Bread and circus

 Israeli politics differs from the Roman in avoiding spectacles of death by gladiator or wild beasts, but it resembles the Roman, and what occurs elsewhere, in its ingredients of entertainment.
This week's highlight was the announcement by Naftali Bennett that Jewish Home was giving a high place on its list to a well known retired football (soccer) player.
The predecessors of Jewish Home, who created and managed the National Religious Party, must be spinning in their shrouds. They politicked for the sake of kashrut and Shabbat, including the opposition to Saturday afternoon football, which was the venue that brought Jewish Home's MK candidate to public attention.
Who knows if the middle aged former athlete prays three times a day, or what he thinks about the Land of Israel. Name recognition he has.
The most favorable interpretation is that Bennett wants to convince us that Jewish Home provides a home for all kinds of Jews, but at least a few of the party's Orthodox core are now looking for some other party.
He's the only jock I recognize as such among prominent candidates.
More common is to parley a career as a media personality. Most prominent is Yair Lapid, who did not finish high school but did well as a TV talk show host, and no doubt learned how to do it from his father, who also came to politics from the media. Tomy Lapid led Shinui (Change) to a level of success close to that of his son's There is a Future. The younger Lapid's decline in the polls also recalls the fate of Dad's party, which began its fatal decline when it became known that one of its MKs hired a private detective to investigate another party MK thought to be conspiring against him.
Yair's party includes one prominent media personality other than himself. Yisrael Beitenu has sought to pull out of a decline due to corruption charges with the help of another media figure. One of the Labor's former leaders and presently ranked high on its list also came from a career in media, as did one of the most prominent figures in the Meretz delegation.
The higher echelons of the IDF have been well known as a source of political talent. To be considered a serious contender for leading the government, a party should have a former general on its list, who could be a candidate for Defense Minister. No history of Israeli politics would be complete without chapters on Yitzhak Rabin, Ehud Barak, Ariel Sharon, and at least a few paragraphs about Moshe Ya'alon, Shaul Mofaz, Yoav Galant, Amnon Mitzna, Benyamin Ben Eliezer, Yigal Yadin, Yigal Alon, Amos Yadlin, Haim Bar Lev, Ezer Weizman, and who knows how many others. Shimon Peres and Yitzhak Shamir did not come out of the IDF, but are worth extensive treatment about the linkage between national security and politics.
There is a Future recruited a well known senior police investigator to its Knesset list, but he announced his retirement after one term.
Leading ranks of the police are not likely to supply candidates for ambitious parties in this election, although several who reached the ranks equivalent to general may be looking for work. There has been a plague of investigations and early retirements, which has now reached the Deputy Police Chief. Several have been accused of corruption in getting benefits from individuals under police investigation, but the more common cause has been improper conduct or sexual harassment, as accused by younger female officers.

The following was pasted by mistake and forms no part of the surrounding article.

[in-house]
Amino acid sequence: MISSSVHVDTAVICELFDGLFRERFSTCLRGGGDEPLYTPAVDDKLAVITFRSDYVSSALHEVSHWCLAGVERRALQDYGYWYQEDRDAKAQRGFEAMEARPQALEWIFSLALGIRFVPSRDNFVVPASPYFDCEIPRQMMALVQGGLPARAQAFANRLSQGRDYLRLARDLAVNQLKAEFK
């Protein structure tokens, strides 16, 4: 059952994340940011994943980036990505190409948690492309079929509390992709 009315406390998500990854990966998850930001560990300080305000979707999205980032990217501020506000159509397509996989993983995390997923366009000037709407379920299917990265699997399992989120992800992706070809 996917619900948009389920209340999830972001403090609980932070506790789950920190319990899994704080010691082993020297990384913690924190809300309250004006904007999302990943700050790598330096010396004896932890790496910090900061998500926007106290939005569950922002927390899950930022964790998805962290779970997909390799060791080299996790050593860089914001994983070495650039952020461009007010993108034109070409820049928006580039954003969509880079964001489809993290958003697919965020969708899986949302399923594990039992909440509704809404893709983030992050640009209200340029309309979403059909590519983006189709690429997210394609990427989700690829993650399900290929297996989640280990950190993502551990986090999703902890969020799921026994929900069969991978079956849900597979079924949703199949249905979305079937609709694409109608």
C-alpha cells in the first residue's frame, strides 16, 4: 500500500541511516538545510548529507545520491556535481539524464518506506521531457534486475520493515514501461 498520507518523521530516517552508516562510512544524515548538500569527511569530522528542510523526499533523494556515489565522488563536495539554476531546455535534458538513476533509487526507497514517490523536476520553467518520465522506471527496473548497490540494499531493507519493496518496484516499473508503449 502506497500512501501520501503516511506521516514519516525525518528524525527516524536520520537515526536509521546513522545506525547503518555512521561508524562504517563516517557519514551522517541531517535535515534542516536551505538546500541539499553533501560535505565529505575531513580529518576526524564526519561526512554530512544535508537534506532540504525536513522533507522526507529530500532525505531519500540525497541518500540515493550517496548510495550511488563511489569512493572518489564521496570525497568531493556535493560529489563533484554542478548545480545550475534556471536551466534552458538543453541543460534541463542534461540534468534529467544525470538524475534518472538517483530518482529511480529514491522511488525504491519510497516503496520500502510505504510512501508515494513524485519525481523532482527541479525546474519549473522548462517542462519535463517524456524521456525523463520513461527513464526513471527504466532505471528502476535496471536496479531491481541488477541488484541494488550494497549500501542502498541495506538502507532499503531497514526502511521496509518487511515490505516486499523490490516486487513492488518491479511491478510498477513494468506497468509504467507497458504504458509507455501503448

The advantage of a parliamentary system is its many steps from a political novitiate to the top. No Israeli jumped directly from prominence outside of politics to the position of Prime Minister. Being a general in a serious army requires some of the broad information and manipulative skills useful in politics. It also brings name recognition.  Between George Washington and Dwight Eisenhower, the US list of Presidents also includes Ulysses S. Grant, Andrew Jackson, and a number of lesser knowns who made it in the 19th century. 
Rabin, Barak, and Sharon climbed through minor or middle-ranking ministries before getting to the top.
So far no Israeli has climbed from the media to become prime minister. Yair Lapid's rocketing from media to Finance Minister without high school credentials or any other governmental experience was a mistake for him and the rest of us. His party's drop from 19 seats to current polling in the range of 9 reflects the gap between extensive promise and meager accomplishment. His quarrels with ministerial professionals about his iconic proposal to solve the housing problem by forgiving first time buyers of the 18 percent Value Added Tax helped to keep the idea from passing through all the political hurdles. It may have contributed to a worsening housing situation during the months when it languished, contractors delayed putting units on the market, and buyers waited.
It's not hard to find American flashes in the pan who climbed too high too fast via their platform skills and the lack of steps between party primaries and the White House. One can quarrel whether GW Bush or Barack Obama did the most damage in the field of foreign policy, where neither was ready to lead the world's most powerful and intrusive country. 
We can estimate the harm by the people killed as a result. GW Bush is arguably in the lead with a million or more Iraqi deaths on his debit. Obama's toll is still climbing from the time of a Cairo speech which got applause from some as a decent essay on democracy, but criticism from others for not taking account of culture. Subsequent actions in working against the Egyptian leadership, then flabby gestures with respect to Syria, Ukraine, Iran, and ISIS, plus continued reluctance to link extremism with Islam, may get him to numbers like those of his predecessor.